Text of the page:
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What are dividends?
Dividends are the income distributed from the profits of a business.
The company will make a decision on how best to use the company's profits. There are a number of ways that a company might distribute its profit. It may repay debt, retain funds for future expansion, or pass dividends on to its shareholders. The decision about whether profit will be distributed as dividends, or retained in the business for expansion, is generally based on the company's growth strategies. A company in a high growth phase is likely to use the profit for expansion, as that's usually a cheaper form of financing. A company in a mature industry is unlikely to have too many growth opportunities that cannot be financed from existing cash flows and, consequently, is more likely to return profits to shareholders.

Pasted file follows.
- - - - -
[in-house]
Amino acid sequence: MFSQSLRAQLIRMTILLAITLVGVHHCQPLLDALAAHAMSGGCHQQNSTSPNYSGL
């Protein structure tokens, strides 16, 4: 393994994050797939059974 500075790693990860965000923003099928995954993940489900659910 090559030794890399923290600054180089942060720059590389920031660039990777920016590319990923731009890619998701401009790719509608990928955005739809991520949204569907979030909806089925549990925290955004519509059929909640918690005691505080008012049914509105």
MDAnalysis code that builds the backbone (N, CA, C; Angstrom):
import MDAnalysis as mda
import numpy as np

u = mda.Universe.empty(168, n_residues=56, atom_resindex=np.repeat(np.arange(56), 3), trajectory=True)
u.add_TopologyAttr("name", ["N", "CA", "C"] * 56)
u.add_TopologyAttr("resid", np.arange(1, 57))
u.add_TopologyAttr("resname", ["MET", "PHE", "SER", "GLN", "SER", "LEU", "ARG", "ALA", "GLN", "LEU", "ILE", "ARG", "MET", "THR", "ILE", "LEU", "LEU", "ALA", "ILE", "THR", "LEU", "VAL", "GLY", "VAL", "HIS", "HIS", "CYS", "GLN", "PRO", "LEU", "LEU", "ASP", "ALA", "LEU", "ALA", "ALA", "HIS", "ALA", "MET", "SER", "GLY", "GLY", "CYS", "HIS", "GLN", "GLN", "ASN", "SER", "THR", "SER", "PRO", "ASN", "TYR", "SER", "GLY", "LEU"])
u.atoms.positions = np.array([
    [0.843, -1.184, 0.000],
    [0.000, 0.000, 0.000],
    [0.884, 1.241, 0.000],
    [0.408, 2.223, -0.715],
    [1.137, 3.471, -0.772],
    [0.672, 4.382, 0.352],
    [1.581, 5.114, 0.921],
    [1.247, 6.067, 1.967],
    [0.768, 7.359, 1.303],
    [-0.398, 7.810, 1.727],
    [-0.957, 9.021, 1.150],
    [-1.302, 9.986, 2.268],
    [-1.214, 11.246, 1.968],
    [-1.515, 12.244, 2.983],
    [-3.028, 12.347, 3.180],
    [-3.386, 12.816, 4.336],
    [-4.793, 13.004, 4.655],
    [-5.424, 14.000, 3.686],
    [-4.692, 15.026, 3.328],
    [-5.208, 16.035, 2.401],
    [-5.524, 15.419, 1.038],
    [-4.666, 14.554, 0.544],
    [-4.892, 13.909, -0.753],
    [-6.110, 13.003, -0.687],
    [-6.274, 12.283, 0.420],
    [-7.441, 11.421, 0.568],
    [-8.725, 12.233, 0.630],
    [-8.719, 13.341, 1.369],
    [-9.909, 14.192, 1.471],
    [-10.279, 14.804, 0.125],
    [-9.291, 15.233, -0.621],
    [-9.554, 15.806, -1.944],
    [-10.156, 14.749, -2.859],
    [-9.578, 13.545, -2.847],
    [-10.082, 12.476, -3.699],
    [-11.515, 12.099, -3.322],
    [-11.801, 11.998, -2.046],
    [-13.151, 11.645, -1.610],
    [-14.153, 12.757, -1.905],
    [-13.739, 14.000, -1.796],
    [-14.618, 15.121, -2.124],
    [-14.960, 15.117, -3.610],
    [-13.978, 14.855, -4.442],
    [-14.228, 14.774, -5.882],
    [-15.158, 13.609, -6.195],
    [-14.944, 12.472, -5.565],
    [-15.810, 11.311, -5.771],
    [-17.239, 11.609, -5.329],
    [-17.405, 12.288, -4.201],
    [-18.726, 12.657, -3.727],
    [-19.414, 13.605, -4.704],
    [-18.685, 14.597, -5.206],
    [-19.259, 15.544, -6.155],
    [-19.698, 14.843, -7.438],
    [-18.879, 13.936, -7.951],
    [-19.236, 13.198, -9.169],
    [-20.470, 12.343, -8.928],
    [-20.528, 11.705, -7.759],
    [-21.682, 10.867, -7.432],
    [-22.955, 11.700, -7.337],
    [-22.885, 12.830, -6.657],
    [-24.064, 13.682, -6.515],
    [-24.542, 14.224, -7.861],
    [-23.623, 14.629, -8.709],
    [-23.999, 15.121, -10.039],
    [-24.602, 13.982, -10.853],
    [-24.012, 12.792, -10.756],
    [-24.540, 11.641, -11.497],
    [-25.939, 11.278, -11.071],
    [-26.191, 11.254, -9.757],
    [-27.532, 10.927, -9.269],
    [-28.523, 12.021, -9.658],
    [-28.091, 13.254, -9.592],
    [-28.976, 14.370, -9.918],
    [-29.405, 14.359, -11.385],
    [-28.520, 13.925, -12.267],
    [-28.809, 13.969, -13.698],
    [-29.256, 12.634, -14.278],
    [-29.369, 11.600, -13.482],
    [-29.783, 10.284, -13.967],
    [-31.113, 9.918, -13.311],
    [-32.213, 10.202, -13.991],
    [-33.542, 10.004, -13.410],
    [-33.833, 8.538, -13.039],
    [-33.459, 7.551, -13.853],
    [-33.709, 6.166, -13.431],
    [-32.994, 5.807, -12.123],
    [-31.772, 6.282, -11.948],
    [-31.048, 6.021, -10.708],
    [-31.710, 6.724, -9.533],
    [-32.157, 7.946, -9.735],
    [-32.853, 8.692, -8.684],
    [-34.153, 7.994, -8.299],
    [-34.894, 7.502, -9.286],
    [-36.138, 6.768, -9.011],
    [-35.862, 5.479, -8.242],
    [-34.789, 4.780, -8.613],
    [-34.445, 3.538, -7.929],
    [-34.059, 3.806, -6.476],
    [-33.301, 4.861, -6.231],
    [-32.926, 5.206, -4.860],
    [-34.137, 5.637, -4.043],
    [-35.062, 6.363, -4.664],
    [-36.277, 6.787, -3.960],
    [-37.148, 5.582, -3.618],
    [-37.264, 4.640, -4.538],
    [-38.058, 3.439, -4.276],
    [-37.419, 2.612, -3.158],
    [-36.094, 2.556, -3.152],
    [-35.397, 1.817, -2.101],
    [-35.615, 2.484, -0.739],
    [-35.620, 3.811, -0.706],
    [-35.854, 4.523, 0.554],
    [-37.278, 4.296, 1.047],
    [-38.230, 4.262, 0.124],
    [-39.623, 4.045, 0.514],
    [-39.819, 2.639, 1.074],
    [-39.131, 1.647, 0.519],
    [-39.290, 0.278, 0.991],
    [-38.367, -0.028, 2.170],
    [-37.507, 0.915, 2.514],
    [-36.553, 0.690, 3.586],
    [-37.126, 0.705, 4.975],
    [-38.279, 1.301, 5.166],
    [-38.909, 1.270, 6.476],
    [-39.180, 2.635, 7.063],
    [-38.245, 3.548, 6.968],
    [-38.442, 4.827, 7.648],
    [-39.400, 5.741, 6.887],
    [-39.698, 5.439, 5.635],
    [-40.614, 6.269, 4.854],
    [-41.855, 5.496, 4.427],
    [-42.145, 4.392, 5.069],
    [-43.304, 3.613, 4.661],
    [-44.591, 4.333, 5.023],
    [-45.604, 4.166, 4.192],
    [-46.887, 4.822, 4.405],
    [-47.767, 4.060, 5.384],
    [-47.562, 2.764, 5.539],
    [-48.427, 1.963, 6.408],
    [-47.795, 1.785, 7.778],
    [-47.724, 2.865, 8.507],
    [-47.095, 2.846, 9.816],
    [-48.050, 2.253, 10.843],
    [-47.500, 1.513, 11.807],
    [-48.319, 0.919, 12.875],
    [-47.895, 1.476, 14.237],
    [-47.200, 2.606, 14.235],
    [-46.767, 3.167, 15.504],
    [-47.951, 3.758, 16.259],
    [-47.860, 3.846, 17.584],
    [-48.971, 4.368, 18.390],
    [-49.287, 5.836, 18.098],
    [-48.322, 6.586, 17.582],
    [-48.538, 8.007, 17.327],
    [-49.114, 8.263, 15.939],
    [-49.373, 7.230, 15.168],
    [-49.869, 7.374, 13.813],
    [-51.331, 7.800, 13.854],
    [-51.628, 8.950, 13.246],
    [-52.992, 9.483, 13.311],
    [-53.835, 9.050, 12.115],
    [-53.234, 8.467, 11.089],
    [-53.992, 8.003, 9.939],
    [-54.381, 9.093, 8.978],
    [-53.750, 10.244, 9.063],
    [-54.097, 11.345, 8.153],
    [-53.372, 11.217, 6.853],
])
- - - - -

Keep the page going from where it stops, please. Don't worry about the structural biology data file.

Dividends from New Zealand companies may have imputation credits attached to them, while tax will need to be paid on dividends received from overseas companies. Fortunately, relative to New Zealand companies, overseas companies, with the possible exception of Australia, pay low levels of dividends. This is to our benefit, because the share price of these overseas companies tends to rise, resulting in a capital free gain, rather than a taxable dividend.